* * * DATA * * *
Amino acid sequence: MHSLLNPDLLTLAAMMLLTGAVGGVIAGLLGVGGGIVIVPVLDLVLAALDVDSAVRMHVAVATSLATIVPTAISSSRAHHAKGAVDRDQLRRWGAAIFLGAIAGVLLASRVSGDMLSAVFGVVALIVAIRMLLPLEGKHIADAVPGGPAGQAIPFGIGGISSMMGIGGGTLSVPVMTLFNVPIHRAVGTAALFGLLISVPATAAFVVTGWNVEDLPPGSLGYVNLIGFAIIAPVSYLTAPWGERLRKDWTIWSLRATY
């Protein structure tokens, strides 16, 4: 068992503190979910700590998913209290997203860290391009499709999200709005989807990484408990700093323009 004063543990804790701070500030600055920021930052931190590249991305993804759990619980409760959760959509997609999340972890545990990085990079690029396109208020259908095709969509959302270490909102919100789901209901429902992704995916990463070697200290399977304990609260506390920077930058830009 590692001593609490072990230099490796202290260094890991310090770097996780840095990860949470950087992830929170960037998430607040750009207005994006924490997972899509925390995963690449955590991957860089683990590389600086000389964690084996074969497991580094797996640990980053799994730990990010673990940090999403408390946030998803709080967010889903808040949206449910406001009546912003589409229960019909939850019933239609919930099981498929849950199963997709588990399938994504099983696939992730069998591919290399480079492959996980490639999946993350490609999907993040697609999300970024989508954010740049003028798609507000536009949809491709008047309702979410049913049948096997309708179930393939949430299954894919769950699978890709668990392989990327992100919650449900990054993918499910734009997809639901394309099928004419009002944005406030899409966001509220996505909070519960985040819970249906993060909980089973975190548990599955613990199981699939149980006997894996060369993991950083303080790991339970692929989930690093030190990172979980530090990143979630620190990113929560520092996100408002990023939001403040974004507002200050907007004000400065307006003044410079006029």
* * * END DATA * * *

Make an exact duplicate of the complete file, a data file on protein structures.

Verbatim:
Amino acid sequence: MHSLLNPDLLTLAAMMLLTGAVGGVIAGLLGVGGGIVIVPVLDLVLAALDVDSAVRMHVAVATSLATIVPTAISSSRAHHAKGAVDRDQLRRWGAAIFLGAIAGVLLASRVSGDMLSAVFGVVALIVAIRMLLPLEGKHIADAVPGGPAGQAIPFGIGGISSMMGIGGGTLSVPVMTLFNVPIHRAVGTAALFGLLISVPATAAFVVTGWNVEDLPPGSLGYVNLIGFAIIAPVSYLTAPWGERLRKDWTIWSLRATY
């Protein structure tokens, strides 16, 4: 068992503190979910700590998913209290997203860290391009499709999200709005989807990484408990700093323009 004063543990804790701070500030600055920021930052931190590249991305993804759990619980409760959760959509997609999340972890545990990085990079690029396109208020259908095709969509959302270490909102919100789901209901429902992704995916990463070697200290399977304990609260506390920077930058830009 590692001593609490072990230099490796202290260094890991310090770097996780840095990860949470950087992830929170960037998430607040750009207005994006924490997972899509925390995963690449955590991957860089683990590389600086000389964690084996074969497991580094797996640990980053799994730990990010673990940090999403408390946030998803709080967010889903808040949206449910406001009546912003589409229960019909939850019933239609919930099981498929849950199963997709588990399938994504099983696939992730069998591919290399480079492959996980490639999946993350490609999907993040697609999300970024989508954010740049003028798609507000536009949809491709008047309702979410049913049948096997309708179930393939949430299954894919769950699978890709668990392989990327992100919650449900990054993918499910734009997809639901394309099928004419009002944005406030899409966001509220996505909070519960985040819970249906993060909980089973975190548990599955613990199981699939149980006997894996060369993991950083303080790991339970692929989930690093030190990172979980530090990143979630620190990113929560520092996100408002990023939001403040974004507002200050907007004000400065307006003044410079006029």